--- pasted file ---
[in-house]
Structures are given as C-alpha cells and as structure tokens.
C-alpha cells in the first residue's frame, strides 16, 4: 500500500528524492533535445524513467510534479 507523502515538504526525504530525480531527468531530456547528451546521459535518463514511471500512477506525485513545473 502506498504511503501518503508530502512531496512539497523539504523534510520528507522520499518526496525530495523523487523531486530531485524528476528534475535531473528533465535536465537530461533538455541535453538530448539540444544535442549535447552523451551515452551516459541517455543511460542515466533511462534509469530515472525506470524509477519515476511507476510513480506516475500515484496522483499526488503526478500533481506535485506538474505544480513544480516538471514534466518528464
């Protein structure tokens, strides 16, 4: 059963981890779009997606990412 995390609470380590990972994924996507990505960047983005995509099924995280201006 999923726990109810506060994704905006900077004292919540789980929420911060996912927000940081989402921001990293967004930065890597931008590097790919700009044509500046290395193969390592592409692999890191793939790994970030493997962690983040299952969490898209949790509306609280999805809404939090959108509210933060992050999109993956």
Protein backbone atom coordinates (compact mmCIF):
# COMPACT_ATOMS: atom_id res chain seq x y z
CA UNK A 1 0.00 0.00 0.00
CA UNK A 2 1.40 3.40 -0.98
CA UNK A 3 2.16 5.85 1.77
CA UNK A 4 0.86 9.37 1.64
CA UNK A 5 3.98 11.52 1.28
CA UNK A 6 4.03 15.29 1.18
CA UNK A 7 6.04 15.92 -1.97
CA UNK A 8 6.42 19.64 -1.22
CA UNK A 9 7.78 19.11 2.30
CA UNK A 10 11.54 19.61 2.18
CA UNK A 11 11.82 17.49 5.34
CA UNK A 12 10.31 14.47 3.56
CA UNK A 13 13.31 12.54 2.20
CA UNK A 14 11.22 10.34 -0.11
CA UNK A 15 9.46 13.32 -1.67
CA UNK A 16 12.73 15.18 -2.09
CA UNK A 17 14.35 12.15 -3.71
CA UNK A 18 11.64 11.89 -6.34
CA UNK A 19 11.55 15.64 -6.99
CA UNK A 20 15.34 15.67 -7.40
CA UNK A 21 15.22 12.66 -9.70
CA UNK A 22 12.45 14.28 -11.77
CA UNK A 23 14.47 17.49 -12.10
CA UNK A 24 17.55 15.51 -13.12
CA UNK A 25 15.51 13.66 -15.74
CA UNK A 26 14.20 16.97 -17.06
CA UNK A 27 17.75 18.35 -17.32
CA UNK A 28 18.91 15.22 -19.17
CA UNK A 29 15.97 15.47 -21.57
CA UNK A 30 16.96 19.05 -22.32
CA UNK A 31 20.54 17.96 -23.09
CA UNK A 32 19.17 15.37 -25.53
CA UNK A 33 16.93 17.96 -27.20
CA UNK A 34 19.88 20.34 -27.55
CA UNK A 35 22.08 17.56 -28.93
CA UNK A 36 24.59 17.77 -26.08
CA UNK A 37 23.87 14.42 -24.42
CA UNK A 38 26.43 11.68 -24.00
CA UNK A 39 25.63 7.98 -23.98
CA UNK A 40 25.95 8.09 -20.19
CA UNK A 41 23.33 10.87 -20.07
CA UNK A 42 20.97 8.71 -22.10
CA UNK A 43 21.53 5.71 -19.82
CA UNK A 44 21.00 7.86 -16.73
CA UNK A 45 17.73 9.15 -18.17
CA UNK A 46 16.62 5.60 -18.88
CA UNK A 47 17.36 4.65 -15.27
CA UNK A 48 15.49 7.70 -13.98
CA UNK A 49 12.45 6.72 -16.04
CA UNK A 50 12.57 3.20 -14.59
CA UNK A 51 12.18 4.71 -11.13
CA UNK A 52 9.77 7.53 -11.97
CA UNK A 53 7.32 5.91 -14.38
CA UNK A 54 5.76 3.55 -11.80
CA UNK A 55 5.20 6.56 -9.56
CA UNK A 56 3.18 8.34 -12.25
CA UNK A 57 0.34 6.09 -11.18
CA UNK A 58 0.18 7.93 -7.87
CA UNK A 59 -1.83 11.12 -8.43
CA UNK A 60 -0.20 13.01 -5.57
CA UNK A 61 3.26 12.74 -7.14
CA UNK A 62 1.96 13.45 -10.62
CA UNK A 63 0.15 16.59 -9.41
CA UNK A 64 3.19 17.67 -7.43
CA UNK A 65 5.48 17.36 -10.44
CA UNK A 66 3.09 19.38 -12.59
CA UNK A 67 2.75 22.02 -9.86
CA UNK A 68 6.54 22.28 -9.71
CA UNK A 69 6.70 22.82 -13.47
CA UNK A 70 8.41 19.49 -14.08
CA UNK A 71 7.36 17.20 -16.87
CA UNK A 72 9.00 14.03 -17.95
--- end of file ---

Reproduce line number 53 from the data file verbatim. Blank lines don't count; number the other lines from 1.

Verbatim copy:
CA UNK A 47 17.36 4.65 -15.27